The recruiting impact that comes with Clark Lea being named as Vanderbilt’s next head coach could be immediate for Notre Dame.
The news regarding the Irish defensive coordinator surfaced on Monday, two days before the three-day early signing period begins for the 2021 recruiting class. Notre Dame will look to sign all 24 verbal commits and is pursuing a few other recruits this cycle.
Four-star linebacker Prince Kollie is among those 24 pledges but chose the Irish partly because of Lea. Kollie and three-star running back Logan Diggs are the two Notre Dame commits that will be worth monitoring this week. The Irish also will look to sign four-star running backs Donovan Edwards and Audric Estime.
Four-star cornerback Ceyair Wright and running back Byron Cardwell also are being pursued but do not plan to sign this week.
A native of Nashville, Tenn., Lea has deep recruiting ties around the area. Lea’s roots in the Volunteer State helped him connect with Kollie and his coaches at David Crockett High in Jonesborough, Tenn. Kollie committed to Notre Dame in August despite having never stepped foot on campus.
“Clark Lea is an understated recruiter and always has been. The kids love him,” said Tom Lemming, a recruiting analyst for CBS Sports Network. “He’s not a boisterous guy who promotes himself. He’s not a guy who will call recruiting analysts and tell them this and that to get his name out there. He just goes about his business and has been very successful at it.
“He’s one of their mainstays in recruiting. He’s going to be a tough guy to lose.”
The 6-foot-2, 208-pound Kollie also would be a tough guy to lose. He’s one of five finalists for the Dick Butkus Award, which goes to the nation’s top linebacker. Across 11 games as a senior this season, Kollie recorded 109 tackles, 11 tackles for a loss, four pass breakups, two sacks and an interception while rushing for 1,562 yards and 26 touchdowns on 181 carries. He also caught 13 passes for 290 yards and three scores.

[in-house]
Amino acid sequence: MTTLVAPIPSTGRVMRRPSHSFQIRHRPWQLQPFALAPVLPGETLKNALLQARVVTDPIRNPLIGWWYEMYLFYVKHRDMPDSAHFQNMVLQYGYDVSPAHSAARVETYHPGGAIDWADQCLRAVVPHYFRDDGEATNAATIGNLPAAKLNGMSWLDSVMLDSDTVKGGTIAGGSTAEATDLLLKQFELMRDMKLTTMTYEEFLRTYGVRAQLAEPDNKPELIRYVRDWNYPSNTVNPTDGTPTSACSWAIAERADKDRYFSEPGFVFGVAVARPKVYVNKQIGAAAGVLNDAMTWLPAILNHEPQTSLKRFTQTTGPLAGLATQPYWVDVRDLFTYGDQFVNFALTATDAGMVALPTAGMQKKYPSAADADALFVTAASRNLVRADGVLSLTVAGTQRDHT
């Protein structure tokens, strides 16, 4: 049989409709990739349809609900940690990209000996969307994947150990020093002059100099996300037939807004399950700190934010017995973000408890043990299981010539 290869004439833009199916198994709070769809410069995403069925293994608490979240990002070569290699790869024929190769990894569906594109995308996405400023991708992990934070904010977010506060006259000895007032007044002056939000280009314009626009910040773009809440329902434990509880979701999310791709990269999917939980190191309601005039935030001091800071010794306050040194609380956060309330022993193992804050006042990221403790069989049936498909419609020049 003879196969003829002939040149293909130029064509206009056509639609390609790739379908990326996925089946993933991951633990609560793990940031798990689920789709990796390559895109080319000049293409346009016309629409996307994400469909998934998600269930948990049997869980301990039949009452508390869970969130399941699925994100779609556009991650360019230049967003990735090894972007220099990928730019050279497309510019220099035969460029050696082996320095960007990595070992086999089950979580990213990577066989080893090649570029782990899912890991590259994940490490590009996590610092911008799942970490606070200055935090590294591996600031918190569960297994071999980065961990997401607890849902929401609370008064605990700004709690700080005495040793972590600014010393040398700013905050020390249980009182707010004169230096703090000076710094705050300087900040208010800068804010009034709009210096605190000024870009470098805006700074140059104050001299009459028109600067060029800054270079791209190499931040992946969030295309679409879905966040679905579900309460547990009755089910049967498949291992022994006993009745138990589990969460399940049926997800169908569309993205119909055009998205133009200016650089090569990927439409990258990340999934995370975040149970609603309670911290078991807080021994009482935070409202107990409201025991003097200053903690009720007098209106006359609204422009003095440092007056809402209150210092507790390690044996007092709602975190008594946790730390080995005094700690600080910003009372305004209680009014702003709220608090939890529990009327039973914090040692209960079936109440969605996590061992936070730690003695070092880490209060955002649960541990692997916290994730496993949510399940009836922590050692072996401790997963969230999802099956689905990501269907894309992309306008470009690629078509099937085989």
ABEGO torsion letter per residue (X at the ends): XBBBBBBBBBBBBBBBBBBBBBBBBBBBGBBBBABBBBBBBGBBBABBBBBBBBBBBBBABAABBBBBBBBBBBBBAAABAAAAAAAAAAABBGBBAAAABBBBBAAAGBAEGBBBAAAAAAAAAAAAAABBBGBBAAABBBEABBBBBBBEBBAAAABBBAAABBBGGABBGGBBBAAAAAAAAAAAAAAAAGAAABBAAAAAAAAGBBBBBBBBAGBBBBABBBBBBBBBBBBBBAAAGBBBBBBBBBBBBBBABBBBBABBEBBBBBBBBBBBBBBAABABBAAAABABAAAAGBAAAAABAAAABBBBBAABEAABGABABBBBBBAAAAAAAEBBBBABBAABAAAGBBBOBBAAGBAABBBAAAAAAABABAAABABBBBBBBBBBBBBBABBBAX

247Sports ranks Kollie as its No. 5 outside linebacker and No. 91 overall player in the 2021 class, while Rivals pegs him No. 16 at the position and No. 239 overall.
Lemming compared Kollie to versatile Irish rover Jeremiah Owusu-Koramoah.
“He’s athletic,” said Lemming of Kollie. “He’s a quick-twitch athlete who has a nose for the ball any position you put him in. Running back. Wide receiver. Outside linebacker. Inside linebacker. Safety.”
Notre Dame’s coaching staff has communicated with Kollie the last couple days to make sure he will make his commitment official on Wednesday. As of Tuesday afternoon, there seems to be optimism but not certainty that Kollie will follow through on his pledge. He did not respond to the Tribune’s interview request on Monday.
Linebacker is a position need for the Irish this cycle. Notre Dame passed on adding a linebacker in the 2020 class after signing JD Bertrand, Marist Liufau, Osita Ekwonu and Jack Kiser in 2019. Kollie and three-star linebacker Kahanu Kia committed to the Irish this cycle.
But Kia essentially counts as a 2023 recruit. He plans to serve a two-year mission following his freshman year as part of a member of The Church of Jesus Christ of Latter-Day Saints.